The problem with today's modern car re a spare wheel is simple. Where would you put it? I am referring to a real spare complete with inflated tire, that could be fitted to the car by almost anyone, Let me clarify that statement, by anyone who can lift eighty pounds off a wheel hub and then replace in with another of the same weight, i.e., the replacement spare.

By chance that's the way I met my wife, but that's another story for another day.

The AAA reports that one third of all new cars in the USA have no form of spare tire. They go onto report that in 2015 they had a total 450,000 calls from members with no spare stranded on some road or highway.

One alternative is the "Run Flat" tire with reinforced sidewalls, but they are expensive to replace once used and cannot be repaired. The self sealing tire that has been around for some time is another alternative but also not a cheap item to replace if the damage is server. Of course there is always the spray can of tire sealant that most shops sell and can be useful as a stop gap repair but certainly not a long term solution, by that I mean it is unwise to leave the sealing compound in the tire for more than a few days as it has a tendency to turn into a solid block of sticky blob inside your semi repaired tire.

I know from experience!

As I have indicated in the early days of motoring when you purchased a car you often were required to purchase various items that your felt were required to enjoy the joy of the open road.

As they say in the real world nothing changes except the way its presented!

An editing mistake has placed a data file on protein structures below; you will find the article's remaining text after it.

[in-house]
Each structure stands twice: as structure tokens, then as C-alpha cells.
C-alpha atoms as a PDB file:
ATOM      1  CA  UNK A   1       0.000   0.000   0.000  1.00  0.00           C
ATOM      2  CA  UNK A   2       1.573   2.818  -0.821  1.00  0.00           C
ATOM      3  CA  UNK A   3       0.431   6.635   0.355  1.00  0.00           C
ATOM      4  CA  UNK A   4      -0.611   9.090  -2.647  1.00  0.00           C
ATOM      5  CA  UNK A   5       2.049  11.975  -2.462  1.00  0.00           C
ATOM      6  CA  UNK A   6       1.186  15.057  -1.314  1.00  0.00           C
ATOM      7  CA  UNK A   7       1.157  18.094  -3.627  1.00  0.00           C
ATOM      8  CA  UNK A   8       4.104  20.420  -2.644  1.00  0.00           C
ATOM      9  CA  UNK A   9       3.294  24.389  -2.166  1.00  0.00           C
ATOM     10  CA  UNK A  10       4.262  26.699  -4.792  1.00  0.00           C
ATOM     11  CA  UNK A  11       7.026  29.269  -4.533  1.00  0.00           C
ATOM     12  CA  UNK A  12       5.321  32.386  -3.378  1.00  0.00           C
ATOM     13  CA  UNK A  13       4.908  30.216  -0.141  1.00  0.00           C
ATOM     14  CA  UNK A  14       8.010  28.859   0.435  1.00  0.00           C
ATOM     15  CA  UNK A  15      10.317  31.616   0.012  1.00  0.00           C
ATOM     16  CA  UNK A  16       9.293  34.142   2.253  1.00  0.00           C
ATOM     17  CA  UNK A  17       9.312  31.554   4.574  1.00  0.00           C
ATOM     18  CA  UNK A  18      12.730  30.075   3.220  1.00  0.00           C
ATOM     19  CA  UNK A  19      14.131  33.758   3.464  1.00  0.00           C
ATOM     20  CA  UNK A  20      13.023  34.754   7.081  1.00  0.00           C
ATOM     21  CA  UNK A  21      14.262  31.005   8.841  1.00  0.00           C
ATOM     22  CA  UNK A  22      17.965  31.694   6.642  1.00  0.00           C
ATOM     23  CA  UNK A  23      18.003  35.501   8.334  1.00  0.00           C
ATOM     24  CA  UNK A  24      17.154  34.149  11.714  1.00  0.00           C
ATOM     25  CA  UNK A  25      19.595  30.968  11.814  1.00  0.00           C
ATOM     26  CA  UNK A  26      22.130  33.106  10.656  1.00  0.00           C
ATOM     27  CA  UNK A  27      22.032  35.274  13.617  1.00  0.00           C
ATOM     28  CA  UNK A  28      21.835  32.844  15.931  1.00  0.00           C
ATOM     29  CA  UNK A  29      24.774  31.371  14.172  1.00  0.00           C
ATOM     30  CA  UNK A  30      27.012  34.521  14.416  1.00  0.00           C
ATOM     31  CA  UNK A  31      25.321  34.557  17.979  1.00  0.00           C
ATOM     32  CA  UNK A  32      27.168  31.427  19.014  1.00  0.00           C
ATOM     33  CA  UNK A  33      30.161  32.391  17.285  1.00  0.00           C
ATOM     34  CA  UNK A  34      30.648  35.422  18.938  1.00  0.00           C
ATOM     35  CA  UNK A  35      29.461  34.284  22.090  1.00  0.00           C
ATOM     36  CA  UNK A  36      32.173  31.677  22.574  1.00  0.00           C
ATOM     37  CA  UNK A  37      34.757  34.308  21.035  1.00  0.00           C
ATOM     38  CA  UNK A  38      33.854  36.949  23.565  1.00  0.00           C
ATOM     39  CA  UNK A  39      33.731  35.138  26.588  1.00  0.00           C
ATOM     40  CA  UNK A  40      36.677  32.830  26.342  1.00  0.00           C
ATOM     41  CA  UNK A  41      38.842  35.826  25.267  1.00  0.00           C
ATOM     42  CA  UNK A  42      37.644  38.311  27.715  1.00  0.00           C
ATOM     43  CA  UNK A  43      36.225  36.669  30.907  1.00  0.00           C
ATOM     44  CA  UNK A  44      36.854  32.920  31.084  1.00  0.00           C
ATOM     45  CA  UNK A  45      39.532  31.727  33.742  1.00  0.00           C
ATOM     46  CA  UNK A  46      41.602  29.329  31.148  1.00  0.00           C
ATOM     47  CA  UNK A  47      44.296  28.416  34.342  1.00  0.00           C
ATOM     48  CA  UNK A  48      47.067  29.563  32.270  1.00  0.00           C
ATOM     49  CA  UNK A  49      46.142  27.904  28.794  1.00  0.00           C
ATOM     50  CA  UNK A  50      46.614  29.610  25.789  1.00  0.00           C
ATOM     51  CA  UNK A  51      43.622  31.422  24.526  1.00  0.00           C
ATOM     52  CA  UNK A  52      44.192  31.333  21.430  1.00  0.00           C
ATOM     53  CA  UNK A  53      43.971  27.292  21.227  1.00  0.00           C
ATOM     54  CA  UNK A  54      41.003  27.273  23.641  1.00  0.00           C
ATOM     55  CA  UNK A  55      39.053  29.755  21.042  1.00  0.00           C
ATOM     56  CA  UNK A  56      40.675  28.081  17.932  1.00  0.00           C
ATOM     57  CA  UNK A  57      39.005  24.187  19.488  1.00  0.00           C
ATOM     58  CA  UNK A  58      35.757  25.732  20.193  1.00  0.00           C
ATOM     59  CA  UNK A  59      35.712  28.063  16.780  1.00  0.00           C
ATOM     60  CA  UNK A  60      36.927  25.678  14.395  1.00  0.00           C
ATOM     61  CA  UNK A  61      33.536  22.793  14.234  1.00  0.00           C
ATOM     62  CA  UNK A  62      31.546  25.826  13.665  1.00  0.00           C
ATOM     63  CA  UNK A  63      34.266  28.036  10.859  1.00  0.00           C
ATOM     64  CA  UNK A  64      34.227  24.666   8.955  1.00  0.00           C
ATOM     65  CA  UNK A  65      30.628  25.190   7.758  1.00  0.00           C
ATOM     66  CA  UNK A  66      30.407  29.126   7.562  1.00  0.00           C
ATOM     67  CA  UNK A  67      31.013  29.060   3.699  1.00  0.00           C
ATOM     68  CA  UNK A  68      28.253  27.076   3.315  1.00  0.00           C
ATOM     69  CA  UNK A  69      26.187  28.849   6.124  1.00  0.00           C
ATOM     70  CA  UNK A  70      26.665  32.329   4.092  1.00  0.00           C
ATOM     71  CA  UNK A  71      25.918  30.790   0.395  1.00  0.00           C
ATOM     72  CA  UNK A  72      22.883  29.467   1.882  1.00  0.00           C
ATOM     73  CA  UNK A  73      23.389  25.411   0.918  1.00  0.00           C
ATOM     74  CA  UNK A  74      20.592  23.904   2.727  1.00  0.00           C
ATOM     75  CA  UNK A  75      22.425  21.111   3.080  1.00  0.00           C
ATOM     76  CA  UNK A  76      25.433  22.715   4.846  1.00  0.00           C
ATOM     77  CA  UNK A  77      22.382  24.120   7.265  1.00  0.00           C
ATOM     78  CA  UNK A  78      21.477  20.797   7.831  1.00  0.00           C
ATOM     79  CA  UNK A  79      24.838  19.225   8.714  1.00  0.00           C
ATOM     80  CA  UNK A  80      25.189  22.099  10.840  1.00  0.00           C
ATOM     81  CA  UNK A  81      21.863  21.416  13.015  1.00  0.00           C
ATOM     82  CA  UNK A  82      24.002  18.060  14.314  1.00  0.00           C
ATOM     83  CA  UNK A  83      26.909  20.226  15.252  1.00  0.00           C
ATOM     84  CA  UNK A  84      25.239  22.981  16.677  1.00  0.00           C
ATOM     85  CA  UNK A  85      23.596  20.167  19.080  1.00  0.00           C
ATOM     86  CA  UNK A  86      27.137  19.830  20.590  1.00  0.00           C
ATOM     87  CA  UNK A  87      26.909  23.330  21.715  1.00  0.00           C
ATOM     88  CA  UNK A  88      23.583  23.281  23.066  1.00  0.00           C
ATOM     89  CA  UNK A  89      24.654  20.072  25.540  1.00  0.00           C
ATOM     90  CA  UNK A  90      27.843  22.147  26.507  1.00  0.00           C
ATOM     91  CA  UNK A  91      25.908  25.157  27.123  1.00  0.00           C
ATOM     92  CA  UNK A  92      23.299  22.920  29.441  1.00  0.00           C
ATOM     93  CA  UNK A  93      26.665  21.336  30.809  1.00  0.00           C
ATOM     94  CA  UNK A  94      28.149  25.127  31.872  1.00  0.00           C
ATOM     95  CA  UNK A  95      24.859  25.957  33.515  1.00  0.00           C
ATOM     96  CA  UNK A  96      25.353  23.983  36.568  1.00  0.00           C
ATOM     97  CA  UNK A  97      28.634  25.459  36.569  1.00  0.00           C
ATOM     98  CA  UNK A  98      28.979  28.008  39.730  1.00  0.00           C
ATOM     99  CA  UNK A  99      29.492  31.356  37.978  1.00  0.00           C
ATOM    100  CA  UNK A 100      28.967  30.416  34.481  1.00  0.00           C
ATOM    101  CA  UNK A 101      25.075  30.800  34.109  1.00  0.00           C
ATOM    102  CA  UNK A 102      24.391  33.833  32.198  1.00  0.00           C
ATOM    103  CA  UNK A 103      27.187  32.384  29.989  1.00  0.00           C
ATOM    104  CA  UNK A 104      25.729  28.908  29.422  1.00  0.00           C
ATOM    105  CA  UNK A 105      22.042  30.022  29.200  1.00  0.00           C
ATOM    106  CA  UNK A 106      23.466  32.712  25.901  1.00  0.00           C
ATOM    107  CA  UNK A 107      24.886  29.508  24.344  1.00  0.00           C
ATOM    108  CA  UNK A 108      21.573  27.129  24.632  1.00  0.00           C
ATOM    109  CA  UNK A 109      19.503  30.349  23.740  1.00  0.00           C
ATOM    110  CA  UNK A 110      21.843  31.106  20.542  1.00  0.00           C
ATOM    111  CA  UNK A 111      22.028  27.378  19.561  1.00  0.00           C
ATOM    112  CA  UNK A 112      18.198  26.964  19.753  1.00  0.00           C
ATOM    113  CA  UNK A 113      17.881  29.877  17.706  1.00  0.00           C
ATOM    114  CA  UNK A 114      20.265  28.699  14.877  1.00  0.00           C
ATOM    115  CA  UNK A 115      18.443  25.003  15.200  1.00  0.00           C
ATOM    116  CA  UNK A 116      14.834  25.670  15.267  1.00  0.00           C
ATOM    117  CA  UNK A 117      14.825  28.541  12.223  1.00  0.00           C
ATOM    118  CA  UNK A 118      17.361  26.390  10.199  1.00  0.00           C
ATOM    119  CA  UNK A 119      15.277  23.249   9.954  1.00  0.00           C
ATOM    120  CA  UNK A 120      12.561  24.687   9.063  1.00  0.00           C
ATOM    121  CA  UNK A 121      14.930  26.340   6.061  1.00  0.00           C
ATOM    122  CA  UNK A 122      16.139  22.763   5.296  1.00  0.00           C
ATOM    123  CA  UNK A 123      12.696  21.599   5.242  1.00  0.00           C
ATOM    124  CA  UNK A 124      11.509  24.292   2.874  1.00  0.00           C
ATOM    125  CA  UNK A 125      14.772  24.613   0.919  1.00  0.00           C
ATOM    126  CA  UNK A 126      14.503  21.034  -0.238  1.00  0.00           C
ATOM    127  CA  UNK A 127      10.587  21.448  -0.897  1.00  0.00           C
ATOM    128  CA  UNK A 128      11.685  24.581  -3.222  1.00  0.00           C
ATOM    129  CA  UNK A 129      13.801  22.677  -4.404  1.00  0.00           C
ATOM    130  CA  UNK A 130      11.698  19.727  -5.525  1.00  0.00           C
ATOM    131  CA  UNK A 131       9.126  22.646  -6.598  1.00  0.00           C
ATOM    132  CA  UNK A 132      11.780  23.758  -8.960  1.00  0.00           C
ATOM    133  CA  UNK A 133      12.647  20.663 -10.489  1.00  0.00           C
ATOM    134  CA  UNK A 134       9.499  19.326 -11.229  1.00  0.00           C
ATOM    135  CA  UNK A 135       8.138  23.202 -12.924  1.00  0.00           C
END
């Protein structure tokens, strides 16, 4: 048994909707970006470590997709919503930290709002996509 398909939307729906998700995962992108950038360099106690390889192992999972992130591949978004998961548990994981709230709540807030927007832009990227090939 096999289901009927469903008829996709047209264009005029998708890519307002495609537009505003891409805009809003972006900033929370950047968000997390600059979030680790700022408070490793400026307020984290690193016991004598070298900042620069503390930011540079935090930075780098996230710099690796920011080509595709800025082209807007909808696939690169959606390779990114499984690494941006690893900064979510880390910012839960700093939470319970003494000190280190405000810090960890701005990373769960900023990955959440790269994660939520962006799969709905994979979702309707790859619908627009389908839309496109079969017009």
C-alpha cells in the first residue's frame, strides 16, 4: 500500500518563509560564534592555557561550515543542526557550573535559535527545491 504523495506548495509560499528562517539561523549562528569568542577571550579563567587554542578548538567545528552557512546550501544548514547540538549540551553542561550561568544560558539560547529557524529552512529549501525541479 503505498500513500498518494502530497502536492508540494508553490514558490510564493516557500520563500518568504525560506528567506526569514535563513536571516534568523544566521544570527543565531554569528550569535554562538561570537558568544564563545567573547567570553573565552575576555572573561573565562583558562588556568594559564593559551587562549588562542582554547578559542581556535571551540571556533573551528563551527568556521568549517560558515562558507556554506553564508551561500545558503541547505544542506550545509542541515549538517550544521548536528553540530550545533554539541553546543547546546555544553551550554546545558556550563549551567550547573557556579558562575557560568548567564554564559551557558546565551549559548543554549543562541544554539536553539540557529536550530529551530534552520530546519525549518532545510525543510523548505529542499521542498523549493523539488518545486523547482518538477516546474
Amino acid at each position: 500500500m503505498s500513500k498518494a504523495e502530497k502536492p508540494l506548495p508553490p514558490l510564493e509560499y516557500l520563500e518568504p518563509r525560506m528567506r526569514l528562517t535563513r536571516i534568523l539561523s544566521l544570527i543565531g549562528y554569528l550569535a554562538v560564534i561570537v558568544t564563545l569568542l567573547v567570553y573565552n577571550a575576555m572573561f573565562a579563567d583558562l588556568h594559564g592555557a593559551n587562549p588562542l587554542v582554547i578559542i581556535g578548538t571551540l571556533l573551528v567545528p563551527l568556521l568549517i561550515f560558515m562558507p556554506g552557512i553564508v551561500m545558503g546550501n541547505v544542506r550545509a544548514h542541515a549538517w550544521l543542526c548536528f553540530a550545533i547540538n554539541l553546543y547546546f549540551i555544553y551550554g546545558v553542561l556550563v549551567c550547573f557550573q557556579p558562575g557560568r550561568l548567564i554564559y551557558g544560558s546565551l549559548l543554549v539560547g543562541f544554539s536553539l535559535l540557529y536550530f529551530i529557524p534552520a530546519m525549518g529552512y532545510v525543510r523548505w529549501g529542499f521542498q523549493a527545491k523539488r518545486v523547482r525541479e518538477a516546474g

BMW now offers a full tire set in company with Honda Civic, you are still required to purchase the tire from your local dealer but the means of carrying it can be purchased as an extra to the car. The independent retailers have also been quick to cash in on this situation selling complete kits with the tire of your choice.

One final comment to this review has to be the fact that the AAA reported that over 20% of its members did not know how to change a wheel, with or without a tire included! I am sure that was the case in the early days of motoring, but as we now know, time heals everything so have no real concern about the future with or without a spare wheel.

Geoff Wheatley

Editors note:
My father who was born in 1919 told stories of how the younger he and his family, when driving to Salt Lake City, Utah, 36 miles away over rough dirt roads using the very fragile tires of the day, would be subjected to several punctures.

Lad Bugatti

Back then cars did carry spare tires and some times 2 spare tires. But most commonly a "fix" would require not only removing the wheel assembly off the car and replacing the "spare" onto the car, but to remove the tire/wheel assembly from the car and then pry the tire off the wheel to access the rubber tube inside the tire and glue on a patch over the hole in the tube. Drivers also carried, in their repair kit a thick large, about 6"x10", rubber patch which was called a 'Boot' to place between the tube and the inner surface of the tire if the road tire had been substantially damaged with a large hole. Of course this is way before AAA and road side service. Back then when something broke you were expected to fix it. Lad Geoff Wheatley